Welcome to Documenting America’s Path to Recovery. Today we look at:
- A court decision allowing school mask requirements in Iowa
- An extended coronavirus emergency in Mississippi
- Vaccine distribution
- Lawsuits about state actions and policies
- State-level mask requirements
- COVID-19 emergency health orders
We are committed to keeping you updated on everything from mask requirements to vaccine-related policies. We will keep you abreast of major developments—especially those affecting your daily life. Want to know what we covered Thursday? Click here.
Since our last edition
What rules and restrictions are changing in each state? For a continually updated article, click here.
Florida (Republican trifecta): On Monday, Sept. 13, Gov. Ron DeSantis (R) announced he would fine local governments up to $5,000 for every employee required to show proof of vaccination. DeSantis said he would begin issuing fines Sept. 16.
Iowa (Republican trifecta): On Monday, Sept. 13, U. S. District Court for the Southern District of Iowa Judge Robert Pratt temporarily blocked a law prohibiting schools from enforcing mask requirements. Gov. Kim Reynolds (R) said she planned to appeal the decision.
Kentucky (divided government): On Sept. 9, the Kentucky General Assembly passed a bill in special session overriding the state’s mask requirement policy for public schools. Gov. Andy Beshear (D) vetoed the part of the bill reversing the school mask requirement, and his veto was overridden 69-24 in the House and 21-6 in the Senate. The bill requires school mask requirement decisions to be left to local authorities. Beshear called for the special session on Sept. 4.
Mississippi (Republican trifecta): On Sept. 10, Gov. Tate Reeves (R) extended the state’s coronavirus state of emergency order for an additional 30 days.
We last looked at vaccine distribution in the Sept. 9 edition of the newsletter. As of Sept. 13, the states with the highest vaccination rates as a percentage of total population (including children) were:
- Vermont (Republican governor): 77%
- Massachusetts (Republican governor): 76%
- Hawaii (Democratic governor): 76%
- Connecticut (Democratic governor): 75%
- Rhode Island (Democratic governor): 73%
The states with the lowest rates were:
- Idaho (Republican governor): 46%
- Wyoming (Republican governor): 47%
- West Virginia (Republican governor): 48%
- Mississippi (Republican governor): 48%
- North Dakota (Republican governor): 50%
Lawsuits about state actions and policies
Read more: Lawsuits about state actions and policies in response to the coronavirus (COVID-19) pandemic, 2020
To date, Ballotpedia has tracked 1,883 lawsuits, in 50 states, dealing in some way with the COVID-19 outbreak. Court orders have been issued, or settlements have been reached, in 580 of those lawsuits.
Since Sept. 7, we have added four lawsuits to our database. We have also tracked an additional two court orders and/or settlements.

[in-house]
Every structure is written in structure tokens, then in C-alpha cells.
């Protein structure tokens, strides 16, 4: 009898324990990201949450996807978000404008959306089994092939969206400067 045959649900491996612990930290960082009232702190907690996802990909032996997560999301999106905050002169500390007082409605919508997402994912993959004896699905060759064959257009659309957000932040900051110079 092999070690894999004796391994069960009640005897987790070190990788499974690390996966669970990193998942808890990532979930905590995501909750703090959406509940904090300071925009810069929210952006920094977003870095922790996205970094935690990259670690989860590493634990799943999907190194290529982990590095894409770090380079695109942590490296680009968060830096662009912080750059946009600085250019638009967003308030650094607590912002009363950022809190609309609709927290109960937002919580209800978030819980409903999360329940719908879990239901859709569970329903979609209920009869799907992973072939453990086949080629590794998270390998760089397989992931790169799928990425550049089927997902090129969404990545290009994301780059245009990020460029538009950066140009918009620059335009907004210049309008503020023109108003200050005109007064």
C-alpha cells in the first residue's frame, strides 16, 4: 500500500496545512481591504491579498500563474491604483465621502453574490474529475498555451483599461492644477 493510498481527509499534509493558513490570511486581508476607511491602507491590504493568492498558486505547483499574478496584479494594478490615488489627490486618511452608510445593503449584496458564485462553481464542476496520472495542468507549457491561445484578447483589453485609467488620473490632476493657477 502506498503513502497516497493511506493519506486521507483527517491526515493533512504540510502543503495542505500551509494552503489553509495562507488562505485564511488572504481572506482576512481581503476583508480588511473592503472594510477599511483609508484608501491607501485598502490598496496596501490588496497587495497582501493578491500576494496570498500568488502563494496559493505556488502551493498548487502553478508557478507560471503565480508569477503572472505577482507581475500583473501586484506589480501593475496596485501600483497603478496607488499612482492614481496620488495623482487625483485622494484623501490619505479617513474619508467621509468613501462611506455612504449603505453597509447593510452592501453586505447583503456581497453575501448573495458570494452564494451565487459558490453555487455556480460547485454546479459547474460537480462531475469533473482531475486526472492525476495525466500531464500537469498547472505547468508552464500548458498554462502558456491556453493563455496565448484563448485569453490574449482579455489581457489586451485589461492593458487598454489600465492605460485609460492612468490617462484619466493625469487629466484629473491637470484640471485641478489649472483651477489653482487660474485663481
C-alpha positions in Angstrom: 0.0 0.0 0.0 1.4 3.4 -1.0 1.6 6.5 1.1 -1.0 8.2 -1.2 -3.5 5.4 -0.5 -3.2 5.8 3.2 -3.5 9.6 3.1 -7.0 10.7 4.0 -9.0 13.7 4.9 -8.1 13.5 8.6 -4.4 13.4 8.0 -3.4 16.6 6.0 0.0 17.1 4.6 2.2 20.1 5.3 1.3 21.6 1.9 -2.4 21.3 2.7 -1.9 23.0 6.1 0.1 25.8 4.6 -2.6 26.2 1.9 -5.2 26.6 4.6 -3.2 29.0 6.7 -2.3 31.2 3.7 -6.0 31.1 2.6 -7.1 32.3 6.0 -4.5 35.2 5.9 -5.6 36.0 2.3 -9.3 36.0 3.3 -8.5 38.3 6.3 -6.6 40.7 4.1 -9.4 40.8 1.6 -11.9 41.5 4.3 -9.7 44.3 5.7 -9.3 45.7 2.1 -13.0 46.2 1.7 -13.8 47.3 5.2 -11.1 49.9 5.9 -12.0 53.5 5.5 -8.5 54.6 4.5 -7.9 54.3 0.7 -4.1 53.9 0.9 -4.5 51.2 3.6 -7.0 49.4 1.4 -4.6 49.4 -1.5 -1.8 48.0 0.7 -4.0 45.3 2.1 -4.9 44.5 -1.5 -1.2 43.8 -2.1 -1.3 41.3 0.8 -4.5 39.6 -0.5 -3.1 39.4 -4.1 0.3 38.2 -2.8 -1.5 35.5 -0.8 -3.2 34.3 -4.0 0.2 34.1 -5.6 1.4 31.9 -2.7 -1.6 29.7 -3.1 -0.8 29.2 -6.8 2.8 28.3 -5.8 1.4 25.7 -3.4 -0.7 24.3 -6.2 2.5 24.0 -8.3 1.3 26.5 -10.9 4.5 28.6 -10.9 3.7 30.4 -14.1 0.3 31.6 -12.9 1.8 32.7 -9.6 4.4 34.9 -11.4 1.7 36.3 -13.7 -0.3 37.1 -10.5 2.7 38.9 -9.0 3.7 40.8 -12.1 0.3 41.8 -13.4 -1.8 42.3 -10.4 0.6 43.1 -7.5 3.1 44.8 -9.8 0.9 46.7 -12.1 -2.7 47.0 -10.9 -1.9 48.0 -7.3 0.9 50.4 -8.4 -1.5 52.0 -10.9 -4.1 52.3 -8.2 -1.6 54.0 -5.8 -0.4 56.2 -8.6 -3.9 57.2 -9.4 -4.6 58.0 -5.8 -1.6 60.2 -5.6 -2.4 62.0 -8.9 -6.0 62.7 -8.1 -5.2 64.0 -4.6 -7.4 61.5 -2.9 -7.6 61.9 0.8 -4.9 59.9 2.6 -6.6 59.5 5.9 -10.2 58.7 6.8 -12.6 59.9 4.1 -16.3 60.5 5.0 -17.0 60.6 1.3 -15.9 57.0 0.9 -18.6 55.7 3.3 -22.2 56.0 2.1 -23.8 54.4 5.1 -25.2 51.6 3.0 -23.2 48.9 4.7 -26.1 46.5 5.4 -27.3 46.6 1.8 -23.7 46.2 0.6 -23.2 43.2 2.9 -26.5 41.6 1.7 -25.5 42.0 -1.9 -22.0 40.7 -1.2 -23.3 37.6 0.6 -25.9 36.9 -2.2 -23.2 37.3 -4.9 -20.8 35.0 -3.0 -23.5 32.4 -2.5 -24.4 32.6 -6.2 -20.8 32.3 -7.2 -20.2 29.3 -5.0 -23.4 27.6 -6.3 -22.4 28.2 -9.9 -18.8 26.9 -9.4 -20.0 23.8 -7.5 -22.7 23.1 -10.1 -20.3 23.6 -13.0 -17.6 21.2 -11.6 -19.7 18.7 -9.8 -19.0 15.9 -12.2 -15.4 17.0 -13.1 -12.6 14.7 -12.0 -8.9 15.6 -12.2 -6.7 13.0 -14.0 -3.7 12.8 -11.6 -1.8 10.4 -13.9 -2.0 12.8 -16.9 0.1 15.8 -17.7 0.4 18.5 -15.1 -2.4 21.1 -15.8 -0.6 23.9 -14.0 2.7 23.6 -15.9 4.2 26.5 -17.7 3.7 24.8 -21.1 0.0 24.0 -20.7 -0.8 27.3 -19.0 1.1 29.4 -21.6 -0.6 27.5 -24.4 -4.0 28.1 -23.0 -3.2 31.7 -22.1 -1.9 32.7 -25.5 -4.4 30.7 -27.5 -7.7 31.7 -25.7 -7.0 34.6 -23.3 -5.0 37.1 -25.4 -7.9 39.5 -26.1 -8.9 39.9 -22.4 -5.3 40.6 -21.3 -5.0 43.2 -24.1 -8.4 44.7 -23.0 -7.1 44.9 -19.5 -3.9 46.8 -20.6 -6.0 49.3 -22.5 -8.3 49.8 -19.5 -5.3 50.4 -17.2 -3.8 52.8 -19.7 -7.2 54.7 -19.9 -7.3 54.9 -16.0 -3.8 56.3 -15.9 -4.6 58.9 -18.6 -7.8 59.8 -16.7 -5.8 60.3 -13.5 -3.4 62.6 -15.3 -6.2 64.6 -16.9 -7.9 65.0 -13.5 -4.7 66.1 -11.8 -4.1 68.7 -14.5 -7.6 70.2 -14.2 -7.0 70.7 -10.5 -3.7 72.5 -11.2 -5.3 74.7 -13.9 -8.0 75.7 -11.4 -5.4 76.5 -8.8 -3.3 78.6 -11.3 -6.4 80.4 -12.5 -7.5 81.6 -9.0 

- Robert v. Austin: On Sept. 1, Judge Raymond P. Moore, of the U.S. District Court for the District of Colorado, declined to suspend the U.S. Department of Defense (DoD) COVID-19 vaccine mandate for active duty, National Guard, and Reserve service members while a lawsuit challenging the mandate proceeds in court. The mandate directs “the Secretaries of the Military Departments to immediately begin full vaccination of all members of the Armed Forces … subject to any identified contraindications” and existing military policies. An Army drill sergeant and a Marine Corps air traffic controller, who said that they were naturally immune as the result of previous COVID-19 infections, filed a motion for a temporary restraining order to suspend enforcement of the mandate. The pair allege that “the DoD cannot force them to take a COVID-19 vaccination under existing military regulations, federal regulations, federal law, and the U.S. Constitution.” The pair also say the mandate violates the Administrative Procedures Act, servicemembers’ right to informed consent, and the Nuremberg Code. DoD has not commented publicly on the case. Moore is an appointee of President Barack Obama (D).
State mask requirements
We last looked at face coverings in the Sept. 7 edition of the newsletter. Since then, no changes to statewide mask requirements occurred. As of Sept. 14, masks were required in ten states with Democratic governors. Thirteen states with Democratic governors and all 27 states with Republican governors had no state-level mask requirements in effect.
COVID-19 emergency health orders
Read more: State emergency health orders during the coronavirus (COVID-19) pandemic, 2021
Governors and state agencies in all 50 states issued orders declaring active emergencies in response to the coronavirus pandemic. These orders allowed officials to access resources, like stockpiles of medical goods and equipment, unavailable to them during non-emergencies and temporarily waive or suspend certain rules and regulations.
- COVID-19 emergency orders have expired in 24 states. Emergency orders remain active in 26 states.
Since Sept. 7, no state has ended or enacted a COVID-19 emergency order.
In this section, we feature examples of other federal, state, and local government activity, private industry responses, and lawsuits related to the pandemic.
In Los Angeles, California, the board of Los Angeles Unified School District, the country’s second-largest school district, voted 7-0 in a Sept. 9 meeting to approve a coronavirus vaccine requirement for students 12 years and older.